That project was Project Smart Base — a project set up by the Ministry of Defence at an old military training ground, with the goal of strengthening collaboration with the industry™, and providing a test ground for new military equipment. It was not built yet, and I was brought in to create an attractive visualisation for what could become.

As I was still invested in the idea of building an augmented reality startup, I planned a piece of software for presenting their plans on-site, at world-scale, using AR headsets and mobile devices; PowerPoint, but 3D and situated in the real world.

Evidently, I did not yet have proper self control when it came to feature creep and over-ambition. The concepts of MVPs (Minimum Viable Product) and KISS (Keep it simple, stupid!) had not fully settled in my brain. Because who enters the field of software development to build something that’s just enough? Needless to say, deliverables were not clearly defined and deadlines got pushed back indefinitely.

Life’s short, don’t spend three full days modelling trees.

Throughout the project I did work really hard. I learned about the importance of a good asset production pipeline, how much time 3D modelling truly takes, and that you should never be afraid of buying assets - especially when it comes to foliage or supporting assets. Your time is worth more than what you pay for an asset on TurboSquid, CGTrader or the Unity Asset Store. A client doesn’t pay for your hours spent in Blender, they pay for an end result that looks good. Life’s short, don’t spend three full days modelling trees.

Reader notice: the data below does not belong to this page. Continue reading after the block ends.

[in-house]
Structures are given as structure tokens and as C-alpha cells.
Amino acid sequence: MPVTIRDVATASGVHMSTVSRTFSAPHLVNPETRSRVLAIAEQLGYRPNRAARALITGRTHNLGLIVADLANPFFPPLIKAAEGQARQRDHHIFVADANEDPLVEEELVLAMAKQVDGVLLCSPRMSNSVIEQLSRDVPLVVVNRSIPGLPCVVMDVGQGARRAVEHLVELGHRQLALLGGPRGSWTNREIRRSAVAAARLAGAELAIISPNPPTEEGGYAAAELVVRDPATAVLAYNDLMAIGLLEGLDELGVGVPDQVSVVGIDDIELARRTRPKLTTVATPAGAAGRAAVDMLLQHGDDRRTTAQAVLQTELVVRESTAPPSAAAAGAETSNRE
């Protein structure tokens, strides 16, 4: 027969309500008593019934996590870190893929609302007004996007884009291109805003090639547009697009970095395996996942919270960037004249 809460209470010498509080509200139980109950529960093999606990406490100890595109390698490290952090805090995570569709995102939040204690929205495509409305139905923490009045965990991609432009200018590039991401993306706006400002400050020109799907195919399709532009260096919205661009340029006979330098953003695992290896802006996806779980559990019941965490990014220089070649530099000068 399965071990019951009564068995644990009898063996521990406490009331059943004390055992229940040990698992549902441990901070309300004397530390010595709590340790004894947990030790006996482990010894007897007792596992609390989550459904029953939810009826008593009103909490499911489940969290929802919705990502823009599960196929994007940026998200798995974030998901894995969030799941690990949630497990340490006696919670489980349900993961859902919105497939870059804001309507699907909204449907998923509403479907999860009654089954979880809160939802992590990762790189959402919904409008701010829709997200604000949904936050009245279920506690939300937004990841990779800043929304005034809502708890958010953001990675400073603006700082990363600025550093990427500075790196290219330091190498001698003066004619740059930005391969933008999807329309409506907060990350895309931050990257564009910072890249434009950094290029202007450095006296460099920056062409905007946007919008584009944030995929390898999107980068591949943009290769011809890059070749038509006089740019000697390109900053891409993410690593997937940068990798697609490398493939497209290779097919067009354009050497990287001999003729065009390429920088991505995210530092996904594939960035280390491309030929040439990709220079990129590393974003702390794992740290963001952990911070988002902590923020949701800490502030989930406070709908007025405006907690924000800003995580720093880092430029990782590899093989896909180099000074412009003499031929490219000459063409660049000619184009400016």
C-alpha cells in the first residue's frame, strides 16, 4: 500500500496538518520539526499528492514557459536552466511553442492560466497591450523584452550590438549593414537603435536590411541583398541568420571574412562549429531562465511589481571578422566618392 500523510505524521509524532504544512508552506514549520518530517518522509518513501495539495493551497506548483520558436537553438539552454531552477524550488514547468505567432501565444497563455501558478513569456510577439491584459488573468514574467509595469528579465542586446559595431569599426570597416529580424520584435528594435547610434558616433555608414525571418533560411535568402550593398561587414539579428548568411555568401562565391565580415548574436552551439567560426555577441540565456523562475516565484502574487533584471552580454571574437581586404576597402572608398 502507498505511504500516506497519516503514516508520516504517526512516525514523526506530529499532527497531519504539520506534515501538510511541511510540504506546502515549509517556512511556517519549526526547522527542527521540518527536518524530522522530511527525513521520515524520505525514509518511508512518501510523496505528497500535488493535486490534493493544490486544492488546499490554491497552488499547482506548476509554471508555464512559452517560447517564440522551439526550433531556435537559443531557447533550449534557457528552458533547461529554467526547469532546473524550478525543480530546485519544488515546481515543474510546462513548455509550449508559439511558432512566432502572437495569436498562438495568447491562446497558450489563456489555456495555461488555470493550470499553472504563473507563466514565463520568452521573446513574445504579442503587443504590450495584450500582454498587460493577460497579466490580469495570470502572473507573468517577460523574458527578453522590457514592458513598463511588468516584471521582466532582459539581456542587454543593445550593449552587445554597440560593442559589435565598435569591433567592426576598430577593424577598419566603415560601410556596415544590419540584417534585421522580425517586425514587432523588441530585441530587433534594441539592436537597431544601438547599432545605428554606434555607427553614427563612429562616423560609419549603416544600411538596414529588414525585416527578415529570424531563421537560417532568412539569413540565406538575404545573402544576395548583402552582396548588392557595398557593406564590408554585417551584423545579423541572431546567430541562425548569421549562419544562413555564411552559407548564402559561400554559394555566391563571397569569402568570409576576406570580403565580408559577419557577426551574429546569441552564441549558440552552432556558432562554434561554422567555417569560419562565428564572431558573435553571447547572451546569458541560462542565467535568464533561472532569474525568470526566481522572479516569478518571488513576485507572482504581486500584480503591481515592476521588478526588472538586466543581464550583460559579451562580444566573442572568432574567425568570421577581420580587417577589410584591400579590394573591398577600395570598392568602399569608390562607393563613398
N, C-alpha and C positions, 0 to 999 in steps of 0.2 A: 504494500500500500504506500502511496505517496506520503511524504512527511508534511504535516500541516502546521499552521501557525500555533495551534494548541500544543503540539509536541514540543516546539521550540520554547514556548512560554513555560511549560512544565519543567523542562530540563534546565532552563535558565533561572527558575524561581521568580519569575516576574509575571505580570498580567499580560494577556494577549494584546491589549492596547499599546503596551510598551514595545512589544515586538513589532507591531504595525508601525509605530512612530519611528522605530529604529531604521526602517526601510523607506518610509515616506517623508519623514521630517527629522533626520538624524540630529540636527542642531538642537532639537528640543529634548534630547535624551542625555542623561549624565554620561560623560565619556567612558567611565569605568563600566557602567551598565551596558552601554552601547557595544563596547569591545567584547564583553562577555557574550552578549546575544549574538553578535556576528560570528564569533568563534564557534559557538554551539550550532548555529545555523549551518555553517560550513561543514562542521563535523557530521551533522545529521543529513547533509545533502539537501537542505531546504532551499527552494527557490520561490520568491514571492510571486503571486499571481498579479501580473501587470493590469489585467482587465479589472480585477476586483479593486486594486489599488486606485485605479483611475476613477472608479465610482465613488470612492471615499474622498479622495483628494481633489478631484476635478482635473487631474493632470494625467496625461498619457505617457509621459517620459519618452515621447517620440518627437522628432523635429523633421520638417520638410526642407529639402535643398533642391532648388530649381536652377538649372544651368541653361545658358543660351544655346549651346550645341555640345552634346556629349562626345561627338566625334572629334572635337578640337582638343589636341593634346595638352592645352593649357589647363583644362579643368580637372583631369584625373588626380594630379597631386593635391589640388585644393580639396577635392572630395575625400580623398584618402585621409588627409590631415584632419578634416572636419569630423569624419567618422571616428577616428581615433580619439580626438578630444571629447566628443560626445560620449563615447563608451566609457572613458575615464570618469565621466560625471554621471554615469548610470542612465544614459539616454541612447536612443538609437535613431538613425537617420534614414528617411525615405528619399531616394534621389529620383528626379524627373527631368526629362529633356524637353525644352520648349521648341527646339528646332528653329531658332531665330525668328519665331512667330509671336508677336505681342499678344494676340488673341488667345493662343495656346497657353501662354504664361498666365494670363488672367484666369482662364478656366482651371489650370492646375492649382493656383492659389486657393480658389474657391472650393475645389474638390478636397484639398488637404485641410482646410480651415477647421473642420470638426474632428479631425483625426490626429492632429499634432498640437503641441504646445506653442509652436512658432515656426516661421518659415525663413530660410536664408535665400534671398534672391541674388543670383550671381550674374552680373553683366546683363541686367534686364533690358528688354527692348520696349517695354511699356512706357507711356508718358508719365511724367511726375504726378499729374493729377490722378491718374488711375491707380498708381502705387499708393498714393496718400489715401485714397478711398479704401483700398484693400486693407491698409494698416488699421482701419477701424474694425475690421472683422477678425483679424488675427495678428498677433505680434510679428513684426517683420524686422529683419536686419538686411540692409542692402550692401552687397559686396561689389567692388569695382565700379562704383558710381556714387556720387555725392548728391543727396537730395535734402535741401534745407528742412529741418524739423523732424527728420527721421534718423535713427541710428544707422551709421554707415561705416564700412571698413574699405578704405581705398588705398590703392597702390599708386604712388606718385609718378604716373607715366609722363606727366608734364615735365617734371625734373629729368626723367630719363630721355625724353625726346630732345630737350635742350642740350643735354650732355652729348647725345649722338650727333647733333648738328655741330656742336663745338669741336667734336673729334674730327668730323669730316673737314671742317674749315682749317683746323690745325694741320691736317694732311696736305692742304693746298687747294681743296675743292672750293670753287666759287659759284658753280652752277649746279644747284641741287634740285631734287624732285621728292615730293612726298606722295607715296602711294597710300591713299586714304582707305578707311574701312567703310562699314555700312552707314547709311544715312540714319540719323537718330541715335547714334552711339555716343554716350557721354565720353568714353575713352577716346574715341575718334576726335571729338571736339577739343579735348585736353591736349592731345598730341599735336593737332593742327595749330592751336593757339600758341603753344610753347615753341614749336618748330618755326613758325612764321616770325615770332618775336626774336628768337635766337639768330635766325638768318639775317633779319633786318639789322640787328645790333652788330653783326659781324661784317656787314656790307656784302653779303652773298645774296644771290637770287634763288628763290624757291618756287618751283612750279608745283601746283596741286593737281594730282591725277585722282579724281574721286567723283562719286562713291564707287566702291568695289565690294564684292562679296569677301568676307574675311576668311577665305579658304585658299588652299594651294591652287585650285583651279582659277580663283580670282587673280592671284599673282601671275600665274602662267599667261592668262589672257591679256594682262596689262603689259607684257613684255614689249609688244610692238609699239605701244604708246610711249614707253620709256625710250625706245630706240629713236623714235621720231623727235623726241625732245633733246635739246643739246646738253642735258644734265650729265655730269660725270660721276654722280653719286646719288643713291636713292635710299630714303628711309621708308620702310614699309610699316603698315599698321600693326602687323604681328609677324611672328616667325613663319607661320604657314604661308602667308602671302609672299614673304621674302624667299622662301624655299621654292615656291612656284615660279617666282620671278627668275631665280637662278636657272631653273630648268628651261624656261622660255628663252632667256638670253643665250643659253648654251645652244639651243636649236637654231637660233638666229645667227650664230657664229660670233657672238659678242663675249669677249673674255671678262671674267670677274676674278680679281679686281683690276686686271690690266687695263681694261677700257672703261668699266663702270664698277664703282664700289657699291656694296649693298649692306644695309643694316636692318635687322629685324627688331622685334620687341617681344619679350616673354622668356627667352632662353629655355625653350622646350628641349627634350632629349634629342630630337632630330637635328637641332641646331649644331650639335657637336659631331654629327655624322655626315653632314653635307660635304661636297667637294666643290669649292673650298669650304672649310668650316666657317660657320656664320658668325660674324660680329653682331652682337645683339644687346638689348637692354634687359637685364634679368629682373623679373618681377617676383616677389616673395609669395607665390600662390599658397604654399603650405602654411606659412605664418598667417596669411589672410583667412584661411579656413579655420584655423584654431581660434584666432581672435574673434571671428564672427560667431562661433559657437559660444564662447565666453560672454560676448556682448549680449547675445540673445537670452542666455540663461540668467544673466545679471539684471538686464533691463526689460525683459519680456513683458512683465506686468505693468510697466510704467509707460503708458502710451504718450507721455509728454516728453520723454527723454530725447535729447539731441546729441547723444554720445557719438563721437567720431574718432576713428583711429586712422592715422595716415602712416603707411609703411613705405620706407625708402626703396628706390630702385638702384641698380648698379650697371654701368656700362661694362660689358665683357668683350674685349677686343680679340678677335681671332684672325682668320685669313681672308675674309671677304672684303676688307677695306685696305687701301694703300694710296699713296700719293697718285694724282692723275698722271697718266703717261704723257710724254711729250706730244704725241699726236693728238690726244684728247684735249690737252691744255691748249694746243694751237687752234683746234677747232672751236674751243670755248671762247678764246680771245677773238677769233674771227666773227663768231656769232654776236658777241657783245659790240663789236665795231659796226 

An excerpt from the never-ending project. A work in progress 3D model for Project Smart Base — a place for industry and Ministry of Defence to collaborate on innovative projects.
A screenshot of the AR viewer for iPad Pro I built for the project, allowing the user to place the 3D model at a given location and zoom in and out using pinch gestures.

Getting poached, internally #